Top bureaucrats from the Ministry of Infrastructure (Mininfra) and its affiliated public transport agency – Onatracom, yesterday laboured to respond to hard-hitting queries related to mismanagement of public funds.
Their explanations left members of the parliamentary Public Accounts Committee (PAC) dismayed for the most part of over-three-hours of grilling.
The officials, most of whom are new in their jobs, more often than not, faltered and attempted to evade issues and shifted blame as MPs cross-examined them about the ‘gross’ loss of funds as highlighted in the 2009/10 Auditor General’s report.
Nonetheless, some acknowledged challenges and inefficiencies.
At one point, James Kamanzi, the new Mininfra Permanent Secretary, noted that the ministry has a large number of staff, many of whom are not fully utilised.
“There is a problem of employees who are not competent. I would rather have half the current staff, but who can deliver,” Kamanzi said.
The 2009/10 report highlights weaknesses in preparation of financial statements, citing omission of receivables and payables, omitted bank accounts and balances, errors in books of account, unexplained differences in opening balances and lack of approval in adjusting entries.
A long-serving former acting Director of Finance at Mininfra, Jean Baptiste Bacondo, angered MPs when he attempted to downplay their concern over poor financial statements.
He suggested that the few posting errors indentified in the ministry’s general transactions, “have no impact” on the ministry’s financial standing
“In the Auditor General’s report of 2009/10, there were only four posting errors yet the ministry handles over 10,000 transactions,” Bacondo said.
“I want him to avoid that idea of assuming that posting errors have no impact, for us we can have other conclusions’” Hon. Marie Claire Ingabire said angrily.
“One can make a mistake, but people can also do it intentionally with intent to confuse, embezzle, or do other illegal actions. We get suspicious because there could be other dubious issues disguised behind this posting of errors”.
On the contrary, when pressed, Jean de Dieu Khan Hakizimana, the current Director of Administration and Finance, admitted that posting errors, though few, impact on a ministry’s standing, as well as the whole economy.
MPs probed the tendering and procurement processes wondering if they were carried out unlawfully.
They reflected on why the ministry awarded tenders worth over Rwf 557 million, without advertising and allowing room for proper competition as required by the law.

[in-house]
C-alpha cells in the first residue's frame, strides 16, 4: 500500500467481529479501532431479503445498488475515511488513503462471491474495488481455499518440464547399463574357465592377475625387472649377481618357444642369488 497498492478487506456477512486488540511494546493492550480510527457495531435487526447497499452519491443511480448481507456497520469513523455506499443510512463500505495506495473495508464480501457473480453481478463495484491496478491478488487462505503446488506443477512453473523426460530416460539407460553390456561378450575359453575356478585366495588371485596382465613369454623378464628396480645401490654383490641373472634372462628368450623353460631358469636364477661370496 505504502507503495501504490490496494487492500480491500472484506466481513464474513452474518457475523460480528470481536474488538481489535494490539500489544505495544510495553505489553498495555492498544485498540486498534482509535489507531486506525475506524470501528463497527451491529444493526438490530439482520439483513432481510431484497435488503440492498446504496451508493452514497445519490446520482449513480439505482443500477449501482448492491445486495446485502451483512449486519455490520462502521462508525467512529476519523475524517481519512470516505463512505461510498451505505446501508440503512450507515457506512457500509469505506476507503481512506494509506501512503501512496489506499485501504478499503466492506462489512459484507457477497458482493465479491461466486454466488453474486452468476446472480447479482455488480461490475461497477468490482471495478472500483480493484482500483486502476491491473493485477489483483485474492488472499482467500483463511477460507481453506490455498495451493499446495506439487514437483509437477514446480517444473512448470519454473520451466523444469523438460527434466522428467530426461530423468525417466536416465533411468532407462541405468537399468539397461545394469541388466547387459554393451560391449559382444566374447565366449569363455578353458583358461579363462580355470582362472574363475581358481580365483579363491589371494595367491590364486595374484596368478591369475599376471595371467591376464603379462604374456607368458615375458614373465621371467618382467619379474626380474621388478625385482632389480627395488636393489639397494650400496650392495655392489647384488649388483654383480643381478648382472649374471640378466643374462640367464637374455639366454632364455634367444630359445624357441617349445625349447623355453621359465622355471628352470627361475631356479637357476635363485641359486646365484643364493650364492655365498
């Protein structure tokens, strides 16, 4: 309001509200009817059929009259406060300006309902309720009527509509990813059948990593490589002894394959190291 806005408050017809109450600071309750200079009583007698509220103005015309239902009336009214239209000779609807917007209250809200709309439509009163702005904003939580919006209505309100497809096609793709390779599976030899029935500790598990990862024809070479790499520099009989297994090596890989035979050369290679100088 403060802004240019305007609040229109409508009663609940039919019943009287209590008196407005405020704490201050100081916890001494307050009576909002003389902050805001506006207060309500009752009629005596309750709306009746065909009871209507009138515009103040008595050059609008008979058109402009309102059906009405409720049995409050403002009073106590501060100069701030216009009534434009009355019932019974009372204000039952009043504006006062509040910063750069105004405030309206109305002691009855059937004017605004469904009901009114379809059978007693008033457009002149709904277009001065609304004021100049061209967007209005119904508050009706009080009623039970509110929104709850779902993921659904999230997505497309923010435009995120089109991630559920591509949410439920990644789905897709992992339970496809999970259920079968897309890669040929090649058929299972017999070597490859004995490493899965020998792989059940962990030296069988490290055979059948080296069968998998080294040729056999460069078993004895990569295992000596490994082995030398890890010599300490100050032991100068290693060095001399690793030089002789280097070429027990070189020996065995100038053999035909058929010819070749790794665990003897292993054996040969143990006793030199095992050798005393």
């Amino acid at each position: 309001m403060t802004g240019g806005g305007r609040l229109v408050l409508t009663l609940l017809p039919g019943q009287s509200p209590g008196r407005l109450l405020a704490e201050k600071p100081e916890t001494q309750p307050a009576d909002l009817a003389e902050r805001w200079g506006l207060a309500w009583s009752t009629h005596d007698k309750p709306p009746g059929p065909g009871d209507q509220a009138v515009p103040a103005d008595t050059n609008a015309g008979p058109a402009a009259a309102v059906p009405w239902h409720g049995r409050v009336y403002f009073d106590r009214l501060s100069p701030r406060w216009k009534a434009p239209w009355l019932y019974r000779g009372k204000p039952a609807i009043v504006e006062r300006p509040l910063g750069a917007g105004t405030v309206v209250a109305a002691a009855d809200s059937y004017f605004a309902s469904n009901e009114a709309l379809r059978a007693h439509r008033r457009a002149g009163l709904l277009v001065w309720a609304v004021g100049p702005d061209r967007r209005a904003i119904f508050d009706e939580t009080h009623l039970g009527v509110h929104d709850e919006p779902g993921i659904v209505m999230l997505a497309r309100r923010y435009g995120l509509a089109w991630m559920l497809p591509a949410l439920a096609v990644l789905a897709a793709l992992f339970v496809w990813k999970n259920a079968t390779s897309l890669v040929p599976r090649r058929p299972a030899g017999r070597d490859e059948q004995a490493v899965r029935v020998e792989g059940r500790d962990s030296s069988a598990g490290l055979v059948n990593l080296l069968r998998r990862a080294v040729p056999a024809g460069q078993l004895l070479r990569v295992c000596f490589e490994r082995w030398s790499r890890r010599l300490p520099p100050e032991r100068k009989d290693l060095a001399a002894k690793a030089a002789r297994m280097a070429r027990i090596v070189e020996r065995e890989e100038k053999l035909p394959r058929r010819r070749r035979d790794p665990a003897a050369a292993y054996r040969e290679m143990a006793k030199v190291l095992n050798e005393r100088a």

The ministry also could not avail a list of all public assets, whose management it is entrusted with.
MPs further asked the ministry to provide the completion calendar of various energy projects in the country.
Tougher questions were asked, and very few clear or acceptable answers obtained, particularly when it came to state-owned public transport provider, ONATRACOM.
Onatracom’s current boss, Denis Basabose, owned up, noting that the public transport operator was encumbered by serious problems, especially with its current state of insolvency.
Basabose, who has managed Onatracom for nearly five months, acknowledged that the agency’s vehicles are dilapidated and the few on the road are in bad shape.
It has about 180 and only about 20 are in working condition.
“So you understand that we can’t say that we carry passengers yet we have over 100 vehicles down,” Basabose said.
He added that of the over 100 routes, they are now operating only 54, and most of them, not daily.
When challenged to explain the cause, Basabose laid all blame on poor management and weak internal control systems.
A long serving procurement officer, Marie Murangire, angered MPs when she blamed the government for 99 percent of Onatracom’s demise as she noted that most of the money-generating services were cut off, yet Onatracom was not compensated.
Murangire cited the technical control of vehicles that was transferred to the police, the management of taxi parks in the city, and car licensing. But when asked to substantiate the claims, she could not. Murangire was even unaware of the revenue generated by the transport parastatal before its various segments were taken away, and how its loss impacted on it.
“Are you telling us that there is no room for profits in your business plan?” Hon. Jean Baptiste Musemakweli posed, wanting to know whether returning the previous services to the agency would remedy its insolvency. Murangire opted for silence.
But Basabose admitted that the problems highlighted in the Auditor General’s report have nothing to do with the transfer of services, but instead reflect lack of proper financial control.
When pressed about a business plan, the officials admitted they did not have one but were currently working on it. The Auditor General’s report indicates that Onatracom’s property was poorly managed, with problems including lack of stock cards as well as over Rwf 28 million in property that disappeared without trace.
MPs partly apportioned blame on the government for the agency’s failure, with the PAC Chairperson, Juvenal Nkusi, wondering what Mininfra had done as the situation deteriorated.
The PAC wants the two entities to follow up on outstanding issues and report back with clear procedures on how these would be rectified.
“We do not want issues such as posting errors to return. It is not about lack of capacity but it is, instead, skill in diverting funds,” accused Nkusi.
PAC has summoned over 190 government officials to explain their role in the losses highlighted in the Auditor General’s 2009/10 report.
According to the AG’s report, public institutions could not account for Rwf 9.7 billion.